Why is it that some people have an easier time keeping their cholesterol in balance, all else being equal? How come one person’s inflammation biomarkers are easily managed with relatively seamless lifestyle adjustments, whereas another person needs to exercise regularly, follow a non-inflammatory vegan diet, and also pop turmeric pills three times a day to keep their inflammation biomarkers in check?
While there may be many possible explanations, one explanation that is now relatively well understood and, in many cases, scientifically validated, is that individuals have unique genetic predispositions – or potential – for various traits. Cholesterol and inflammation markers are just two examples.
Thanks to the fact that DNA sequencing costs have decreased exponentially, researchers can now easily leverage the results of genome-wide association studies (GWAS), which include thousands of subjects, to mine for single nucleotide polymorphisms (SNPs)* that associate with blood levels of just about every major health-related biomarker. This is great news for our InsideTracker users, because we now have additional context to share with you regarding why your triglycerides or hsCRP (an inflammation marker) may be trending high despite your best efforts to keep them optimal – or, why it might be especially easy for you to keep them in check.
* Quick high school biology recap: your DNA is composed of nucleotides, represented by the letters A, C, G, T. Different combinations of these letters make up different genes, and a single change in a letter, aka SNP, may correspond with different trait outcomes.
SNPs themselves contribute relatively little to your overall susceptibility to changes in complex lifestyle-related blood biomarkers like fasting glucose, hsCRP, and cholesterol (i.e. even the best genes won’t save you if you’re into your 40s and party hard every weekend while sleeping less than 6 hours on average). But when SNP information is combined with blood test results, your DNA can be used as part of powerful personal health management tool. Theoretically, estimates of your risk for a particular trait based on genetics are the earliest possible measurements we can look to when it comes to helping to prevent disease. Combined with the trends from your blood test results, you get far more complete feedback on how your lifestyle is aligning with your innate genetic blueprint.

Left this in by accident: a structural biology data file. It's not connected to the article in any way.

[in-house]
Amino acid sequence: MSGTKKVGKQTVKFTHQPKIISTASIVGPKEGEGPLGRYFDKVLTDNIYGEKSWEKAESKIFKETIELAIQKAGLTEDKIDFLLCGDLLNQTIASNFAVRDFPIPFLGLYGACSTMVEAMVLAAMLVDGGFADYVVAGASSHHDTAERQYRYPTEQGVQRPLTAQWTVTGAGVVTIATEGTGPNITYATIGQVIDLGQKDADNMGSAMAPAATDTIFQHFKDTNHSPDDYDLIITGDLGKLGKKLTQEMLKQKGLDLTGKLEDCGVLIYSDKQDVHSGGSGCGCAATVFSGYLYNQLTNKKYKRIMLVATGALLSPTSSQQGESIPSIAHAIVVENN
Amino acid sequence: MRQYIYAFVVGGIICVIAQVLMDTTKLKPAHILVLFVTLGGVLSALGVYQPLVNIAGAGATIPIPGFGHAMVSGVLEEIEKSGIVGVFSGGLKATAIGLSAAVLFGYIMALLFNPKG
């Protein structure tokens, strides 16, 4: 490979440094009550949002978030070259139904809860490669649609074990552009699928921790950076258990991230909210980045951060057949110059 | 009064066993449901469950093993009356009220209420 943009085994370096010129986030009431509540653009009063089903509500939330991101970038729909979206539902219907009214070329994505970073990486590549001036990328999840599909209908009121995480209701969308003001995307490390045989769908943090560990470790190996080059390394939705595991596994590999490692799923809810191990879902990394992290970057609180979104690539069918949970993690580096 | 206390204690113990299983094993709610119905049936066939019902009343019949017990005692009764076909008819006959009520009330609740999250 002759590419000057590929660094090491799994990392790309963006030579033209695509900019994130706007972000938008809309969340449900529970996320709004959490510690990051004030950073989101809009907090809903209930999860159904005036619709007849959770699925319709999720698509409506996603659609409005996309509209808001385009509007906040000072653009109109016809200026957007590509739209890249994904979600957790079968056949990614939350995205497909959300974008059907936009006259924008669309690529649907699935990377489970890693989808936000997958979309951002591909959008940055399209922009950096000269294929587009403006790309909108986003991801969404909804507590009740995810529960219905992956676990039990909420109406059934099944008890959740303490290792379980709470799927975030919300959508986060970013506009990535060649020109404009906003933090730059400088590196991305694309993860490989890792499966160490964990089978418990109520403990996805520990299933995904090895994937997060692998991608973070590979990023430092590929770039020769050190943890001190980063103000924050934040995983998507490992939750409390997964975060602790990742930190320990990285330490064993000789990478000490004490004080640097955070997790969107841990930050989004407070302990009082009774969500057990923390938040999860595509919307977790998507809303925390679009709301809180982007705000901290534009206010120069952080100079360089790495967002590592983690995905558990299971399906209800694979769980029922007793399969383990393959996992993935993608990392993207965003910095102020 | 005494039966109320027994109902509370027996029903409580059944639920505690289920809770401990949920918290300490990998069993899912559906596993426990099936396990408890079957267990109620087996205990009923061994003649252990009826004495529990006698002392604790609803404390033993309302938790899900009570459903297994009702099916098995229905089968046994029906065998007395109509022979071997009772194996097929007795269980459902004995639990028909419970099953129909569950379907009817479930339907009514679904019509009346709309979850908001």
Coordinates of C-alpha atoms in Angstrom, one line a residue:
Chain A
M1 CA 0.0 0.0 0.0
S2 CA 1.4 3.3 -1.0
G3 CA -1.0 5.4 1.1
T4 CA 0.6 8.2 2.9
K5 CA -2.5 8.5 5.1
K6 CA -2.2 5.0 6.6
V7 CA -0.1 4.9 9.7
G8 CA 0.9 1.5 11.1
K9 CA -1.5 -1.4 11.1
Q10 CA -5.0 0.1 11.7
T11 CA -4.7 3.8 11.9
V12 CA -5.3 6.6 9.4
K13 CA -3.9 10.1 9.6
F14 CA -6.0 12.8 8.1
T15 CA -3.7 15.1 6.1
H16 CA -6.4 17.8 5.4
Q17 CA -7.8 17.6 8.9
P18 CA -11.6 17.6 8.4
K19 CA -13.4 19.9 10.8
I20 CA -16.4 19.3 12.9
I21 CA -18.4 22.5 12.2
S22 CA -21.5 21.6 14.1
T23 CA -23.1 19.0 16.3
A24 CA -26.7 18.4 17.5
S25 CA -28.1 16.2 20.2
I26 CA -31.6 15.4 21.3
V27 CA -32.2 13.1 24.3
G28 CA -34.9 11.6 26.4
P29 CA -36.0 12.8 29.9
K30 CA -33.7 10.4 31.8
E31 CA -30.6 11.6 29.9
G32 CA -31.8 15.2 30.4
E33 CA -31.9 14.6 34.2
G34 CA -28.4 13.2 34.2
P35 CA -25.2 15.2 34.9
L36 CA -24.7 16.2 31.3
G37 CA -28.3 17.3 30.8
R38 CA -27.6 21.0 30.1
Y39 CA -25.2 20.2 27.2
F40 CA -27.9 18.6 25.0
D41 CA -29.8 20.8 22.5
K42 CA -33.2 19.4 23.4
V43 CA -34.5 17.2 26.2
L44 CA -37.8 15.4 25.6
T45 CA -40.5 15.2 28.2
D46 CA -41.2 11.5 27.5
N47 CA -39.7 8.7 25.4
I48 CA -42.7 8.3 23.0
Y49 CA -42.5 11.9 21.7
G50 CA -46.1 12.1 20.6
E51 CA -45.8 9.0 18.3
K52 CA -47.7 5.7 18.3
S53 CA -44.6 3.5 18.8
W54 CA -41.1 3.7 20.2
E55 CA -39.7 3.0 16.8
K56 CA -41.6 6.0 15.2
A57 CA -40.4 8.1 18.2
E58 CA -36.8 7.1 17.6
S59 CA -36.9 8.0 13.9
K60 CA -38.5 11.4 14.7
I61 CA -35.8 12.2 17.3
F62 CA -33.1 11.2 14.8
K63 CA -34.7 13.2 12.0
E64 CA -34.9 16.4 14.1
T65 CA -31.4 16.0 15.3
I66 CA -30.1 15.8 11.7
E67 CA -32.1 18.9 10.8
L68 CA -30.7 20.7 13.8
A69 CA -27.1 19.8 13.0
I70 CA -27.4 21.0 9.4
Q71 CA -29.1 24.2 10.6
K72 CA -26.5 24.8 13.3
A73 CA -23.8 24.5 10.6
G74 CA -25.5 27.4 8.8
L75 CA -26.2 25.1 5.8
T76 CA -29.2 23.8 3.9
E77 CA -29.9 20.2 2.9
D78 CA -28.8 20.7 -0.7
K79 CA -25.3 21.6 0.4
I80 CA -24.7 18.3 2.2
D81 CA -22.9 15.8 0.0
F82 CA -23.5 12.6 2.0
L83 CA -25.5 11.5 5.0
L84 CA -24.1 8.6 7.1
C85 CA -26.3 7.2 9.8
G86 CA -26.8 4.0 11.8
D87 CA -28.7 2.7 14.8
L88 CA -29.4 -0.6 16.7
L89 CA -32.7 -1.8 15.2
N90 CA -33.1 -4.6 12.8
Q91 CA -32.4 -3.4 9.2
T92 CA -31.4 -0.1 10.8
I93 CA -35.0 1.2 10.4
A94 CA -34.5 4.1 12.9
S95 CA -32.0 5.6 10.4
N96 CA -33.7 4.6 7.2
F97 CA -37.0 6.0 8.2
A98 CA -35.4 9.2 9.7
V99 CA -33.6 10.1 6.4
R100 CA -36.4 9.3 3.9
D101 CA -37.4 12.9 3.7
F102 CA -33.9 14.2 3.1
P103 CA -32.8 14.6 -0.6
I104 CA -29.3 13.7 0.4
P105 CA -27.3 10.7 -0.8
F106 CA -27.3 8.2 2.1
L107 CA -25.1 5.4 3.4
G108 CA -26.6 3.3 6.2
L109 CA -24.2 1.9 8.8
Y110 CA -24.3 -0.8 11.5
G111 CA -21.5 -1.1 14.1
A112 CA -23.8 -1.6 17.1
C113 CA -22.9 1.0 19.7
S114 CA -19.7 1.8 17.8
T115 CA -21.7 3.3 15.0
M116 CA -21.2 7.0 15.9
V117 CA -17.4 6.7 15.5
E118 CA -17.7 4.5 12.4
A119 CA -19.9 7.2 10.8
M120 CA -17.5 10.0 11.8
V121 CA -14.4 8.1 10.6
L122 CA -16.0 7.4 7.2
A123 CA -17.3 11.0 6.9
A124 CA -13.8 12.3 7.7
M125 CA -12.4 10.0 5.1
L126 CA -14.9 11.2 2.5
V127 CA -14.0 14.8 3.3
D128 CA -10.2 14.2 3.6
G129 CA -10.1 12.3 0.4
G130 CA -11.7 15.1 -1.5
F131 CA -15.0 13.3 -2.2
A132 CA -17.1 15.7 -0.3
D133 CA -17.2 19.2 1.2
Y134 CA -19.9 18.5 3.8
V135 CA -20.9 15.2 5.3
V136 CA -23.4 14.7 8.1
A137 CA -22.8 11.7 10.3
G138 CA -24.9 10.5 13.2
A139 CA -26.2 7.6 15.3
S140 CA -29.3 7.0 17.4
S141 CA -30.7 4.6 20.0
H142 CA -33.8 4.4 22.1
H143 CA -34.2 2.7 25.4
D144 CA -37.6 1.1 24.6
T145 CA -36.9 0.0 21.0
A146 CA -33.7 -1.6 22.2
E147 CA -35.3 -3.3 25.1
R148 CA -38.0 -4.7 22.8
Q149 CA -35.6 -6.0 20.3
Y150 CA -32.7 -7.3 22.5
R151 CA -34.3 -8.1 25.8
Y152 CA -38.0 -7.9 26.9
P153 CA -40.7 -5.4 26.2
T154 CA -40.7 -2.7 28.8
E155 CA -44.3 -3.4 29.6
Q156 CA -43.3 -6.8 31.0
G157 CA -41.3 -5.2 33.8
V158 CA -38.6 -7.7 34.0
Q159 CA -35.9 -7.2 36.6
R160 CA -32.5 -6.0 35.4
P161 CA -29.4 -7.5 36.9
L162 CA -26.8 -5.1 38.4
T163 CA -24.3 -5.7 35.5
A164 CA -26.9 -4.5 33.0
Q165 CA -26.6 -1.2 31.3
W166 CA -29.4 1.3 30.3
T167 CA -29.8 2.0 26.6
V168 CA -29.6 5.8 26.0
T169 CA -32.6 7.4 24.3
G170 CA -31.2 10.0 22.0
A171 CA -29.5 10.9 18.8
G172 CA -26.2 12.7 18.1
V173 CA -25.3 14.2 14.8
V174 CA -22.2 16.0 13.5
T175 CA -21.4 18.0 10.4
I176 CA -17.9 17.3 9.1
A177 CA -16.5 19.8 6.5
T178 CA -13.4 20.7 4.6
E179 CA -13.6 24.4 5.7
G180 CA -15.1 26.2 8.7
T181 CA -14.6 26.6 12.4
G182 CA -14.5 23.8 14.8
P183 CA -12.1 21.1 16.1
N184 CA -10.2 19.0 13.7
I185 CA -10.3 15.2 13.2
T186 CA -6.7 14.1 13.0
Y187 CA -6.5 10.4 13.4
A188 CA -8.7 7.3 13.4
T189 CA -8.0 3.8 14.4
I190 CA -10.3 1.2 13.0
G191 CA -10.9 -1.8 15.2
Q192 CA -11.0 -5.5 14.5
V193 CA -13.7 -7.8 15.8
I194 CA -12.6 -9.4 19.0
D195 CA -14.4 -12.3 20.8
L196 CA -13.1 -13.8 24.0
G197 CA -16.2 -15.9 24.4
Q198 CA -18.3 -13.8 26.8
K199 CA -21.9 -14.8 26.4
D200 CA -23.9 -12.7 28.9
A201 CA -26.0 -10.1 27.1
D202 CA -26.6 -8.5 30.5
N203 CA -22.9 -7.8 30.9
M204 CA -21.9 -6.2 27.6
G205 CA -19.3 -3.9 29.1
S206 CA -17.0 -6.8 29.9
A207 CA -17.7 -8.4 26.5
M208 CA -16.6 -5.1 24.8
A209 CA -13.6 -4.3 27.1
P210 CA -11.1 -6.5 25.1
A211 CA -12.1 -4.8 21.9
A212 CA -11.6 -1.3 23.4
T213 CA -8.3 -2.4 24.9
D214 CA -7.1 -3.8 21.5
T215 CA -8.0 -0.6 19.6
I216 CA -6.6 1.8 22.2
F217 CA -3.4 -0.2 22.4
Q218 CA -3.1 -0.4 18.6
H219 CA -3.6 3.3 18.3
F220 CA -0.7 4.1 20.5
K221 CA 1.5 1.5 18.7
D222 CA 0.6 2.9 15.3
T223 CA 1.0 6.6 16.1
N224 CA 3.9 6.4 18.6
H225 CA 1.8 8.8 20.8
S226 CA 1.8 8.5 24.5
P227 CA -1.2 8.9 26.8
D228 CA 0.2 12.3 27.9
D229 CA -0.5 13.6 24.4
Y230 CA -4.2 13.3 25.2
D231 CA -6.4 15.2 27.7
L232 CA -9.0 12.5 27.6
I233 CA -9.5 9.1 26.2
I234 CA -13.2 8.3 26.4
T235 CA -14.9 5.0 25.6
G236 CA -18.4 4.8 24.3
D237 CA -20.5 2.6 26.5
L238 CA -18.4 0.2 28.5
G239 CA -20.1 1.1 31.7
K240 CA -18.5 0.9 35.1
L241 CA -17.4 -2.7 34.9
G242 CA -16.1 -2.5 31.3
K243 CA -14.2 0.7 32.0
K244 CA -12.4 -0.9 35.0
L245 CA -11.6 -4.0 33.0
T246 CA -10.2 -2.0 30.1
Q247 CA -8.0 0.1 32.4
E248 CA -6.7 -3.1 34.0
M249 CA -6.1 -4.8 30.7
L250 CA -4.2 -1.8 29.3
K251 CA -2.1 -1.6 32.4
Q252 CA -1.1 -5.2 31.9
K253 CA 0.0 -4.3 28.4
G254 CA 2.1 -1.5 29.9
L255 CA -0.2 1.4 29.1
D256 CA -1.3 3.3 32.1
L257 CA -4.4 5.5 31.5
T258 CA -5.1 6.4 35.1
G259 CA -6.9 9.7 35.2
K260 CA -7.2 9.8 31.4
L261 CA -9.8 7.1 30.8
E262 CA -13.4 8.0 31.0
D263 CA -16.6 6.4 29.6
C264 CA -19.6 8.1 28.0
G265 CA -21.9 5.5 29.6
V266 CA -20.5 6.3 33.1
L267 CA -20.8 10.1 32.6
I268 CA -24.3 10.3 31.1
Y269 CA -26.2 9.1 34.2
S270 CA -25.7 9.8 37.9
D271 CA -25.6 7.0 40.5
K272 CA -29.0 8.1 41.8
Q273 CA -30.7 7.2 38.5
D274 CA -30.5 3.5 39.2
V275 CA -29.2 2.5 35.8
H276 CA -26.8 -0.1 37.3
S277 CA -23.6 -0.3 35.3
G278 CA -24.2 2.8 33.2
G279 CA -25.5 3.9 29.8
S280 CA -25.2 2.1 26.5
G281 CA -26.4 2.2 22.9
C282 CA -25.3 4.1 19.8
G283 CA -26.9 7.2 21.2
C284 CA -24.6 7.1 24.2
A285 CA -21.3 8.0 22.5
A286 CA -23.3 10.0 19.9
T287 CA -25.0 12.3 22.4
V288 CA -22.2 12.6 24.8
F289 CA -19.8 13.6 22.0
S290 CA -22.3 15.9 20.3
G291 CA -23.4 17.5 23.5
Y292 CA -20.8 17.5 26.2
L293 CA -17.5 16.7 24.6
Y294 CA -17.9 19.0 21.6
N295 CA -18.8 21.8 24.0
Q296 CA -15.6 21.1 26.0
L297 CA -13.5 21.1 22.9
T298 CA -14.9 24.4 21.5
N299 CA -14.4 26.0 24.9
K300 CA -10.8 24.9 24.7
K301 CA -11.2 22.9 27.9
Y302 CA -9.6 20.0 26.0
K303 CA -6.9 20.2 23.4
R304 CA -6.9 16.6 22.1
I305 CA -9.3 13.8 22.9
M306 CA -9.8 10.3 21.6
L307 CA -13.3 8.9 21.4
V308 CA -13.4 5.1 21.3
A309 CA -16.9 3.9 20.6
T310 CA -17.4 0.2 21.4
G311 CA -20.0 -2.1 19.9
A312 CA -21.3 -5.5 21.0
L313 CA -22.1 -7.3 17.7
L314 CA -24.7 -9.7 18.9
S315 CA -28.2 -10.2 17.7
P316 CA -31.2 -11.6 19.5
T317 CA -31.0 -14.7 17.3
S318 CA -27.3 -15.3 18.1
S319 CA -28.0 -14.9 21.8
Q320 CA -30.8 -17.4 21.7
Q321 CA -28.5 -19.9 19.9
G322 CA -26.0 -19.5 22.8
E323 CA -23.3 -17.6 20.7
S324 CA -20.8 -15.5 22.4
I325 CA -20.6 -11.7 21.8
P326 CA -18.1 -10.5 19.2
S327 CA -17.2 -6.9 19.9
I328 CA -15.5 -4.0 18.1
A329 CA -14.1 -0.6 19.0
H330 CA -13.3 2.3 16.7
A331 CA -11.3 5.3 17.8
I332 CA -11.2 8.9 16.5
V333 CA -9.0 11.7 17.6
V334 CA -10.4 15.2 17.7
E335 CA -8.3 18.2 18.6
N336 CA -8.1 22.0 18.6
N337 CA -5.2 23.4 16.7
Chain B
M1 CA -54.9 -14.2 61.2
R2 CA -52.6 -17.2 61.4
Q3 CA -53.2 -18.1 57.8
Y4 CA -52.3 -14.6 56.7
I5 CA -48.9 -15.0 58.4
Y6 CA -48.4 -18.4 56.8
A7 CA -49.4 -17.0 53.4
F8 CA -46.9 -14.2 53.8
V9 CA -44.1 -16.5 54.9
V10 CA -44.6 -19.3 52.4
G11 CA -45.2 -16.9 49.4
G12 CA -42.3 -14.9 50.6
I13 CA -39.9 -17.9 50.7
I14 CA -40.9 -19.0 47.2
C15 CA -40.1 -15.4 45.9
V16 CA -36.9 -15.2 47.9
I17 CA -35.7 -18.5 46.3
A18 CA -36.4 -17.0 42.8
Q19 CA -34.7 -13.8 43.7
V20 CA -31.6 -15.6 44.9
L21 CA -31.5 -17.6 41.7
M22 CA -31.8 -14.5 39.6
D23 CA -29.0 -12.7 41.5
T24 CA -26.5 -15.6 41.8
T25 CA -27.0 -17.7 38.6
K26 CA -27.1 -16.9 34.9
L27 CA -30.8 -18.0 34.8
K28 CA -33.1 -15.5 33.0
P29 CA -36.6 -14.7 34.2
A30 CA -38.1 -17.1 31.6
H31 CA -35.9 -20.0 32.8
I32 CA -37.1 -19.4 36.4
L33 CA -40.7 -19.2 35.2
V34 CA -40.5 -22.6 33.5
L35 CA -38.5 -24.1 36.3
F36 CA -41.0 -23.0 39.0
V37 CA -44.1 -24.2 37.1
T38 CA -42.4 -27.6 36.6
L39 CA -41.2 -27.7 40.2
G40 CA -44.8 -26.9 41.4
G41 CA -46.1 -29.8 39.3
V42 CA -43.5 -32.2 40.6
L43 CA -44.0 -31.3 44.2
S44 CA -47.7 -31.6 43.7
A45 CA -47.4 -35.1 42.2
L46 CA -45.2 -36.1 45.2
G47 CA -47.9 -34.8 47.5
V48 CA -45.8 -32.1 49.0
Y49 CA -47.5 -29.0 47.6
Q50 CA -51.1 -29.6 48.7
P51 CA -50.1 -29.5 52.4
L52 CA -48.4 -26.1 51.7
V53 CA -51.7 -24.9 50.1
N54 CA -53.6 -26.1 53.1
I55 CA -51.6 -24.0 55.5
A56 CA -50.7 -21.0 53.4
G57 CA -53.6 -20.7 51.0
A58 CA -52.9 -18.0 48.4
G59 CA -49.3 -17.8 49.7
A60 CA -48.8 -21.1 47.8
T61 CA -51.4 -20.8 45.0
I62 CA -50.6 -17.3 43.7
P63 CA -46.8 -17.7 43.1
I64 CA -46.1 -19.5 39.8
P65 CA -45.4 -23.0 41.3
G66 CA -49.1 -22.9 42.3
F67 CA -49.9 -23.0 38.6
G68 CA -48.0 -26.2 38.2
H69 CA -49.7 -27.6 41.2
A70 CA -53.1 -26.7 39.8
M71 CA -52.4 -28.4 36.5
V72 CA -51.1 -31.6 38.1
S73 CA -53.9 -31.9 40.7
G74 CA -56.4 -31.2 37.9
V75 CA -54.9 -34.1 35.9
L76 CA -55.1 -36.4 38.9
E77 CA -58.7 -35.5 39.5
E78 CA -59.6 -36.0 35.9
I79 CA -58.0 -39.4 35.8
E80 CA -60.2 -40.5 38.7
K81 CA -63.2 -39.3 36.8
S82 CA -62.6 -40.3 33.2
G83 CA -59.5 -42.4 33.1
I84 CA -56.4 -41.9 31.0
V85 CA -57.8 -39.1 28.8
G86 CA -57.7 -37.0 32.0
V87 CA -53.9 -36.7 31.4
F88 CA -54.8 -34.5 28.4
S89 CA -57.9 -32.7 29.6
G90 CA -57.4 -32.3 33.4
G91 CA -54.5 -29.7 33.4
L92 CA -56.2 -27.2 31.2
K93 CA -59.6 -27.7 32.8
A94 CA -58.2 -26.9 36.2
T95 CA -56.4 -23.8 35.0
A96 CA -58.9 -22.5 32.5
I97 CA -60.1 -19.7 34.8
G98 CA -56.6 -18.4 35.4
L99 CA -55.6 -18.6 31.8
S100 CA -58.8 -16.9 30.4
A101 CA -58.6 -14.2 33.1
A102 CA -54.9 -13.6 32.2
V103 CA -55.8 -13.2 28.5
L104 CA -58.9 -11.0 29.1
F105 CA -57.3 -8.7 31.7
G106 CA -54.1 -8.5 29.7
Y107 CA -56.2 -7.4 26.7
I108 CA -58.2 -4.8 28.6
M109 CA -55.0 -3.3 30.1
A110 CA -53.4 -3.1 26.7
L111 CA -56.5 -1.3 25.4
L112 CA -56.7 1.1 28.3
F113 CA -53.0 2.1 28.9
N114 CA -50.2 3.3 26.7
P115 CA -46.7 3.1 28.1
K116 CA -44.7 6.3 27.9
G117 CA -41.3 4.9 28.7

In general, we can roughly divide the usability of personal DNA data into three buckets:
1. it can be used to inform therapeutic intervention – i.e., your predicted response to a drug.
2. it can be used for disease screening – i.e., assessing disease risk.
3. it can be used for personalized lifestyle-adjustment – i.e., what the InsideTracker DNA+blood product does.
The latter of the three is useful even when we think we can’t do much about a particular blood related trait, because being aware of your genetic risk is often half the battle, especially if blood test results validate your genetic potential, as in the example shown below.
The InsideTracker Approach
Our ultimate goal is to have a fully integrated DNA+blood capability that incorporates all of the genetic markers that are most strongly associated with our blood testing. Working towards this goal over the past few years, it dawned on us that many of our users are already sitting on loads of potentially useful DNA data if they’d previously used 23andMe or Ancestry. So, we decided to roll out our DNA+blood product to enable you to upload your raw genetic data available from 23andMe or Ancestry in order to add blood biomarker test results to the mix, thereby revealing your genetic potential and offering increasingly personalized lifestyle recommendations.
You might be wondering, “How does InsideTracker come up with SNPs that associate with HDL (cholesterol) for example?” As with everything we do here at InsideTracker, we let the science guide us. In the case of HDL, we looked to very large population-based studies called GWAS (using hundreds of thousands of subjects) that sequenced individuals’ DNA and used statistics to derive the SNPs that best explain why some people have higher HDL and others have lower HDL.